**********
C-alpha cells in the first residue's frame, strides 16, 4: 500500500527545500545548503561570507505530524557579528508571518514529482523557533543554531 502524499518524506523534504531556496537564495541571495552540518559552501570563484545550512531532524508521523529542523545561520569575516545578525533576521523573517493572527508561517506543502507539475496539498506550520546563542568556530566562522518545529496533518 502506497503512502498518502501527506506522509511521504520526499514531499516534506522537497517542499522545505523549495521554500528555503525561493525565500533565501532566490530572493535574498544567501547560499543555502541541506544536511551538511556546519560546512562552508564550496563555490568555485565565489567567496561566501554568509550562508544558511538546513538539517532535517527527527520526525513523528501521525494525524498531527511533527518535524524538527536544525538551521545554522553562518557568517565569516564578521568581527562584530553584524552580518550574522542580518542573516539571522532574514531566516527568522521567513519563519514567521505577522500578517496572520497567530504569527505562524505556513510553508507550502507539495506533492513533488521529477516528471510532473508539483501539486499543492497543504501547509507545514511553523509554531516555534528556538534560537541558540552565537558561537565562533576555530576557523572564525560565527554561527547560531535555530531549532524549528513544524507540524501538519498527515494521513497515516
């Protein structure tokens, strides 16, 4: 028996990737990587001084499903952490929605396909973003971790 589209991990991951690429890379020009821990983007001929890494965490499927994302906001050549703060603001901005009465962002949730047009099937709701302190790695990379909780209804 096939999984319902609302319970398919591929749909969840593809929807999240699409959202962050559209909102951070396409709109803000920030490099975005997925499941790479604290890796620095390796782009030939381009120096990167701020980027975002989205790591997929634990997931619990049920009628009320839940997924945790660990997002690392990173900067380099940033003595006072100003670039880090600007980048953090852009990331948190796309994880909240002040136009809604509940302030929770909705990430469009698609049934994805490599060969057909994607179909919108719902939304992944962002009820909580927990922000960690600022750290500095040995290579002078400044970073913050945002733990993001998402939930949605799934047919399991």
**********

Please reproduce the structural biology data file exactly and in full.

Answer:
C-alpha cells in the first residue's frame, strides 16, 4: 500500500527545500545548503561570507505530524557579528508571518514529482523557533543554531 502524499518524506523534504531556496537564495541571495552540518559552501570563484545550512531532524508521523529542523545561520569575516545578525533576521523573517493572527508561517506543502507539475496539498506550520546563542568556530566562522518545529496533518 502506497503512502498518502501527506506522509511521504520526499514531499516534506522537497517542499522545505523549495521554500528555503525561493525565500533565501532566490530572493535574498544567501547560499543555502541541506544536511551538511556546519560546512562552508564550496563555490568555485565565489567567496561566501554568509550562508544558511538546513538539517532535517527527527520526525513523528501521525494525524498531527511533527518535524524538527536544525538551521545554522553562518557568517565569516564578521568581527562584530553584524552580518550574522542580518542573516539571522532574514531566516527568522521567513519563519514567521505577522500578517496572520497567530504569527505562524505556513510553508507550502507539495506533492513533488521529477516528471510532473508539483501539486499543492497543504501547509507545514511553523509554531516555534528556538534560537541558540552565537558561537565562533576555530576557523572564525560565527554561527547560531535555530531549532524549528513544524507540524501538519498527515494521513497515516
């Protein structure tokens, strides 16, 4: 028996990737990587001084499903952490929605396909973003971790 589209991990991951690429890379020009821990983007001929890494965490499927994302906001050549703060603001901005009465962002949730047009099937709701302190790695990379909780209804 096939999984319902609302319970398919591929749909969840593809929807999240699409959202962050559209909102951070396409709109803000920030490099975005997925499941790479604290890796620095390796782009030939381009120096990167701020980027975002989205790591997929634990997931619990049920009628009320839940997924945790660990997002690392990173900067380099940033003595006072100003670039880090600007980048953090852009990331948190796309994880909240002040136009809604509940302030929770909705990430469009698609049934994805490599060969057909994607179909919108719902939304992944962002009820909580927990922000960690600022750290500095040995290579002078400044970073913050945002733990993001998402939930949605799934047919399991």